“It’s frightening when you are faced with someone in a remote rural area who is most likely armed. The successful passing of this bill would show the victims of livestock rustling that the justice system is prepared to take these crimes seriously,” says Rick Powdrell, Federated Farmers’ Rural Security Spokesperson. . . 

More farmers seeking information on how to comply with water quality rules:

More Otago farmers are looking for information and advice on how to minimise their operation’s impact on water quality and comply with rules in the Otago Water Plan.

That’s one of the key findings of the Otago Regional Council’s annual survey to monitor the level of understanding and uptake among farmers about meeting their responsibilities under the Water Plan. . .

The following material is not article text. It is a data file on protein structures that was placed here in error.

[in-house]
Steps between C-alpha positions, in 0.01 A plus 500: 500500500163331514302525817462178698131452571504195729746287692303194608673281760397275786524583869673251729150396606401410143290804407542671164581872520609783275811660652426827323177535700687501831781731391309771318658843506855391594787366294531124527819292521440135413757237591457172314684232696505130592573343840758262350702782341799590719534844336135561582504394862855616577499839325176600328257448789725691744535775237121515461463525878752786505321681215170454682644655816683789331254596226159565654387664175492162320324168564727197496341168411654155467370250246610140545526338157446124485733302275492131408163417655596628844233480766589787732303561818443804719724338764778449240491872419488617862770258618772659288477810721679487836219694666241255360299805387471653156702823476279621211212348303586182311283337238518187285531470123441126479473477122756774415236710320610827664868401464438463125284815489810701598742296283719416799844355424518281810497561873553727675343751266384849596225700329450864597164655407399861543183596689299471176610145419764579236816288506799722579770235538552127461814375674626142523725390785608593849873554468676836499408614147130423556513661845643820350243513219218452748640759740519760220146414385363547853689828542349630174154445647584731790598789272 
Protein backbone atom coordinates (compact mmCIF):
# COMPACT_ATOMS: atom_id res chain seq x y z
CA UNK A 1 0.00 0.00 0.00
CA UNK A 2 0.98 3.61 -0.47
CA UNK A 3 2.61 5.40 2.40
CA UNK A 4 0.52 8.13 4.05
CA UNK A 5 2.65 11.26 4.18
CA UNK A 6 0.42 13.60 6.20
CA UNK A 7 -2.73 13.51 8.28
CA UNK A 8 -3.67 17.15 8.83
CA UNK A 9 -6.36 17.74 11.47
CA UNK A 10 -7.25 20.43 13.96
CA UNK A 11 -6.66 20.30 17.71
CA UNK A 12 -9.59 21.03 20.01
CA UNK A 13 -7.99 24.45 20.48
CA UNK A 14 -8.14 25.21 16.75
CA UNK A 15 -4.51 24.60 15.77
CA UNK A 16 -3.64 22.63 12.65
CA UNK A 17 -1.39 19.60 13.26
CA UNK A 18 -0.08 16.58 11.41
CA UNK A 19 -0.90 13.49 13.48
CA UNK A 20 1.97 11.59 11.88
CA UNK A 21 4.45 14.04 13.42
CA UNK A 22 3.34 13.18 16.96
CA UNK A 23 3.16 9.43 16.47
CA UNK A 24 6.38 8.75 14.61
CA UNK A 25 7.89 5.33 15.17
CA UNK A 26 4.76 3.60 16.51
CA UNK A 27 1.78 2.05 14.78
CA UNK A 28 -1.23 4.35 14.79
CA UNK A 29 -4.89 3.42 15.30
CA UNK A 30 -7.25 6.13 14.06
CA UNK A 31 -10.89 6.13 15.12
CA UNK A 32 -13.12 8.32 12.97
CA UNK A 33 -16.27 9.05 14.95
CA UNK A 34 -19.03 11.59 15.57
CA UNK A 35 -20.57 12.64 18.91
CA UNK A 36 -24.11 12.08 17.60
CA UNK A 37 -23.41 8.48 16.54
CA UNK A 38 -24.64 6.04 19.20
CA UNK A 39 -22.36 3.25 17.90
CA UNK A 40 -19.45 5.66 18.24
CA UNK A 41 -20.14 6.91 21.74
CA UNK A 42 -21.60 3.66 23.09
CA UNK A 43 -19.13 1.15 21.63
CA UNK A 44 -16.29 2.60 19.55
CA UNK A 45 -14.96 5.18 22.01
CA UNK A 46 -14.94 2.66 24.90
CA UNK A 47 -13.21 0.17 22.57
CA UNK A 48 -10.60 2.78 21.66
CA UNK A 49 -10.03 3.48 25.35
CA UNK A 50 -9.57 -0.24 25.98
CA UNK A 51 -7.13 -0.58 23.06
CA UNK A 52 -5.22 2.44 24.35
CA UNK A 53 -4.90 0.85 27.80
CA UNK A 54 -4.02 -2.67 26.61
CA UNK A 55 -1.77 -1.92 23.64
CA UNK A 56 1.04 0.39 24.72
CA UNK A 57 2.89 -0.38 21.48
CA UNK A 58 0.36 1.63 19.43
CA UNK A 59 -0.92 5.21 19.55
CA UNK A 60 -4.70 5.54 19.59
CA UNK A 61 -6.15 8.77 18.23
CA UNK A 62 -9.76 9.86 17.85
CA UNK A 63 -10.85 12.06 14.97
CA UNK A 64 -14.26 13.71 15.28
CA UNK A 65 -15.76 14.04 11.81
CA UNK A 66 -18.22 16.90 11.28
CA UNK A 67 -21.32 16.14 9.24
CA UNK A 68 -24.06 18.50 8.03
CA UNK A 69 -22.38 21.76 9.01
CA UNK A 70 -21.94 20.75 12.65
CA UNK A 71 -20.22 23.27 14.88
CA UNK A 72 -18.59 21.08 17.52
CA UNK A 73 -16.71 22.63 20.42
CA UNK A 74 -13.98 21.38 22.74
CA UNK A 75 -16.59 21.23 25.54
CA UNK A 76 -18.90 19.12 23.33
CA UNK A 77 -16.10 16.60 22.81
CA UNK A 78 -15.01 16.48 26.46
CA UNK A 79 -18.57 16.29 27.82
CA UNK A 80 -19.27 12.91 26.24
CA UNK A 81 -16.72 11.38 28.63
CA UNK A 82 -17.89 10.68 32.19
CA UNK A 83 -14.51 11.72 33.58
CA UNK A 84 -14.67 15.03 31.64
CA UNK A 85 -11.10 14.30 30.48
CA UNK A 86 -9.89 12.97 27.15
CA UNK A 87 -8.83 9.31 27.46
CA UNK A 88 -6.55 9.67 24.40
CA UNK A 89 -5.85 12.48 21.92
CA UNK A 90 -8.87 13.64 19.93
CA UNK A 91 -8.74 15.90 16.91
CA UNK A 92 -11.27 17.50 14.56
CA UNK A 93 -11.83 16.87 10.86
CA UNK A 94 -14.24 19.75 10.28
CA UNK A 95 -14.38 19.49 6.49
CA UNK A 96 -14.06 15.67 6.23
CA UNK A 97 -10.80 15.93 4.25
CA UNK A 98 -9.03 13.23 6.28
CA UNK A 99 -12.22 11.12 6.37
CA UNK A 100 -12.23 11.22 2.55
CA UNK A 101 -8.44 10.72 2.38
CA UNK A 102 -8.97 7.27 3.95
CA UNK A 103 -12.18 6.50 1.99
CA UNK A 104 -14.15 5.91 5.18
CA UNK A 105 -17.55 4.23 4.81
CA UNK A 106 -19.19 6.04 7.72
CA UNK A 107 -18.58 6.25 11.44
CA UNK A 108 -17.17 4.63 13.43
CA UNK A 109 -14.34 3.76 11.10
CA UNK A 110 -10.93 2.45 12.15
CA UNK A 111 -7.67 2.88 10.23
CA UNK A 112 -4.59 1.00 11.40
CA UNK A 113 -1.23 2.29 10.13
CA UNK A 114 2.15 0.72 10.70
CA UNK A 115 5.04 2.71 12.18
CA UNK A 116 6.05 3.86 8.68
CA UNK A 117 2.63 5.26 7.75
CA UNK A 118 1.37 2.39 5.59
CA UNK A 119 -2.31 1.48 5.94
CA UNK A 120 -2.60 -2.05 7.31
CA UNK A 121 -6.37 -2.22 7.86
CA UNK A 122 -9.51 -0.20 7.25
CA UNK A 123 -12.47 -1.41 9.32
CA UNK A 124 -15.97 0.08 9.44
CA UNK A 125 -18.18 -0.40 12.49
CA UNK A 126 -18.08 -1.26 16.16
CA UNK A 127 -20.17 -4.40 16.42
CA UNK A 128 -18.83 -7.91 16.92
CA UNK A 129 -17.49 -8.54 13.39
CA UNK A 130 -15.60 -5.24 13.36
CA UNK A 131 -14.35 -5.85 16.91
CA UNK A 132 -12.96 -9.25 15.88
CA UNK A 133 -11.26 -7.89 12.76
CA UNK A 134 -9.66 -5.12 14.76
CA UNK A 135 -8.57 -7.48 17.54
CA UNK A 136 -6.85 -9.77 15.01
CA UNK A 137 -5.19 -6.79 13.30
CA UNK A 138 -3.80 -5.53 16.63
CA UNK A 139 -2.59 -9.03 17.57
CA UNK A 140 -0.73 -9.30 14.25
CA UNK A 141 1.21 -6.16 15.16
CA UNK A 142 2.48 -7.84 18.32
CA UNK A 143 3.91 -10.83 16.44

Ravensdown Joins Agrigate Online Platform:

The Agrigate team has added another heavyweight data partner to the online tool, signing an agreement with agri-nutrient provider Ravensdown.

The agreement, signed last week, will see Ravensdown’s pasture and nutrient data added to the array of information that farmers can access using Agrigate.

Ravensdown captures and presents data on soil tests, nutrient status, pasture performance and proof of placement to drive better decisions.  . .

Live calf probiotic a world-first at Fieldays:

In a first for Fieldays, New Zealand company BioBrew is preparing to showcase CalfBrew, a live animal probiotic.